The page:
Regulation of flhD by multiple response regulators offers ample opportunity to control biofilm amounts and cell division
Since the goal of our research was to modulate signal transduction pathways and reduce biofilm amounts, the next step after the identification of FlhD/FlhC as our first target would be the attempt to increase flhD expression levels, ultimately causing a reduction in biofilm amounts.
The expression of flhD is regulated by many environmental and genetic factors. Environmental factors include temperature , osmolarity , and the nutritional state of the cell . Genetic factors are similarly diverse and include the Catabolite Repressor Protein CRP and the nucleoid associated protein H-NS , the transcriptional regulator LrhA , the LysR family protein HdfR , and the insertion of IS elements into the flhD promoter [45–47]. Post transcriptional regulation involves the carbon storage regulator CsrA  and a negative regulator of cell motility, YdiV . At the transcriptional level, regulation of flhD expression can be accomplished by several of the response regulators of two-component systems, such as RcsB , OmpR , and QseC .
In this study, knock-out mutations in rcsB and ompR yielded an impressive increase in flhD expression in the ompR and rcsB mutants (Figures 2 and 4). Additionally, expression of flhD was not anymore dependent upon the biofilm phase, after the biofilm had formed (Figure 2) or the location of the individual bacterium within the biofilm (Figure 4). The temporal expression profile of flhD in the ompR mutant is similar to the one that was observed previously in planktonic bacteria . However, in planktonic bacteria, we never observed more than 2 or 3 fold increases in flhD expression in the ompR mutant, relative to the parent. Considering the fact that the images for flhD in the ompR mutant had been obtained at a much reduced excitation intensity (10% versus 90% in the parent strain), the difference in flhD expression between the two strains must be much higher in biofilm than in planktonic bacteria.
Intriguingly, the ompR and rcsB mutants are also our first two mechanisms to reduce biofilm amounts by elevating the expression levels of FlhD/FlhC. This observation provides confidence in our conclusion that impacting the signal transduction cascade, consisting of multiple two-component response regulators and FlhD/FlhC can be used to control biofilm amounts. Since the number of two-component systems in E. coli is rather large  and response regulators respond to a broad range of environmental signals, the two-component signal transduction mechanism offers ample opportunity at controlling bacterial phenotypes and behaviors by deliberately changing the bacterial environment.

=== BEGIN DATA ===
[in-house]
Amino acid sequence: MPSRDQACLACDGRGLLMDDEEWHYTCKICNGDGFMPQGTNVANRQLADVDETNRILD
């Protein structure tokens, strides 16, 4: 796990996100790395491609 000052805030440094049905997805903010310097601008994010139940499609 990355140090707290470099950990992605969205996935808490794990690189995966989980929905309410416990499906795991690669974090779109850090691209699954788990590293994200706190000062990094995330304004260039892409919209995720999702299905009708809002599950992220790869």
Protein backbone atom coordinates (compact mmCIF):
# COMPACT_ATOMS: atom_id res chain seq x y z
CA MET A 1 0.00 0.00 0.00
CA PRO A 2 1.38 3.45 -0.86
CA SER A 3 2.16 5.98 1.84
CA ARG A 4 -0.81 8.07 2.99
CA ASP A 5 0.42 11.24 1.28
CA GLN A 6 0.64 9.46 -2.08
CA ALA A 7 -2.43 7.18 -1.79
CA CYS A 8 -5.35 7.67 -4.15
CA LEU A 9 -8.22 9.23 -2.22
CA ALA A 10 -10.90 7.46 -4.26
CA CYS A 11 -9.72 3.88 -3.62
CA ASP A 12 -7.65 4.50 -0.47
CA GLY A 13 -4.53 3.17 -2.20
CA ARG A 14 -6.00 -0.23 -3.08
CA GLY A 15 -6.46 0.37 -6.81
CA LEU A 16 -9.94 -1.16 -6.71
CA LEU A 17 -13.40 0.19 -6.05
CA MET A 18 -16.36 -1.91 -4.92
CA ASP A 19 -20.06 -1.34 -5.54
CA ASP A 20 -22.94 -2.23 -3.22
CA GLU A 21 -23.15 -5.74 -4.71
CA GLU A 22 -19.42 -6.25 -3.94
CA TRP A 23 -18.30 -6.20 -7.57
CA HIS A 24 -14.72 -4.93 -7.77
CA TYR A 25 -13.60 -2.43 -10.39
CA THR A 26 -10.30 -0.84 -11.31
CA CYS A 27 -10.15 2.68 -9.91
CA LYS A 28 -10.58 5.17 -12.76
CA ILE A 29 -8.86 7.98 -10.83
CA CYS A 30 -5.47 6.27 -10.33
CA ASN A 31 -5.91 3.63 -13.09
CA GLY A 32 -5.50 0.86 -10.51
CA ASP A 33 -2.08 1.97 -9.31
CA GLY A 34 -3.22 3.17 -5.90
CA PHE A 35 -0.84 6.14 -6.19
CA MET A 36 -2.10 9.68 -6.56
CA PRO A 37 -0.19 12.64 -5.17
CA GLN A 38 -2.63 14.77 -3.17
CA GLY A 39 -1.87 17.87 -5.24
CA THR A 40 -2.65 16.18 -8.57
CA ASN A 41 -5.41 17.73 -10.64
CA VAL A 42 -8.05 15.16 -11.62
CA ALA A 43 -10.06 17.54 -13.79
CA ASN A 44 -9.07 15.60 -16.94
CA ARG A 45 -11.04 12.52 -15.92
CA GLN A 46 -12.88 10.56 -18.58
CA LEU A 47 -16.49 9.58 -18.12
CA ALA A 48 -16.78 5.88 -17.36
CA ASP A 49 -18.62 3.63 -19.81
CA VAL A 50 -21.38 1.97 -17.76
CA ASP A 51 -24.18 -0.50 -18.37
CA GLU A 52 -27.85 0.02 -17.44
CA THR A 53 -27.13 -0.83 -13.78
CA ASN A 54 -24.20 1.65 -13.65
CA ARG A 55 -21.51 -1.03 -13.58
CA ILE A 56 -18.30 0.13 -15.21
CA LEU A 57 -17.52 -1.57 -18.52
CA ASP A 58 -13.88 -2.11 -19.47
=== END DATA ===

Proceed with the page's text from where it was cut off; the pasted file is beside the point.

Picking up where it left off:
The bacterial species E. coli includes many pathogens, in particular biofilm formation [52, 53] and prevention  in uropathogenic E. coli (UPEC) have been researched intensively over the past few years. The goal of this study was to use an E. coli K-12 strain as a model to show that the study of temporal and spatial gene expression can lead to the identification of targets for the development of novel biofilm prevention and treatment options. We propose FlhD/FlhC as the first of such targets and OmpR and RcsB as two mechanisms to control this target. Our intention is to identify more of these targets/target mechanisms, using the temporal/spatial gene expression approach on a selection of biofilm associated genes. With respect to FlhD/FlhC, we believe that a gene that is this highly regulated by so many environmental and genetic factors is ideally suited to be controlled by deliberate changes to the environment, through a signal transduction cascade that may involve additional two-component response regulators beyond OmpR and RcsB, ultimately impacting biofilm amounts. The two-component control mechanism may be particularly important for UPEC strains where two-component signaling plays a large role in motility, quorum sensing, biofilm formation, and virulence [55, 56].
Bacterial strains, plasmids, and growth conditions
Bacterial strains and plasmids used for this study
thi-1 thr-1(am) leuB6 metF159(Am) rpsL136 ΔlaxX74
AJW678 rcsB::Tn 5
F-, araD 139 Δ(araAB leu)7696 Δ(lacX74) galU galK strA prsL thi
AJW2050 is an ompR mutant strain due to the insertion of a Tn 10 transposon , AJW2143 is an rcsB mutant strain due to Tn 5 insertion . AJW678, AJW2050, and AJW2143 were kindly provided by Dr. Alan J. Wolfe (Loyola University Chicago, Maywood IL) and used in several of our previous studies [42, 61]. Plasmids pPS71 (flhD::gfp), pKK12 (pPS71 CmR) and pEC2 (rcsB::gfp) were constructed for this study. The ompR::gfp plasmid was obtained from the Open Biosystems promoter collection  (Thermo Scientific, Huntsville, AL). As a housekeeping gene, we used aceK which encodes isocitrate dehydrogenase. This gene was selected because genes encoding enzymes of the tricarboxylic acid cycle have previously been shown to be uniformly expressed in biofilms of Geobacter sulfurreducens. In addition, expression from the aceK::gfp fusion was reasonably steady in a temporal expression experiment with planktonic bacteria (Wilson T., and B.M. Prüß, unpublished data). The aceK::gfp fusion plasmid was also part of the Open Biosystems promoter collection.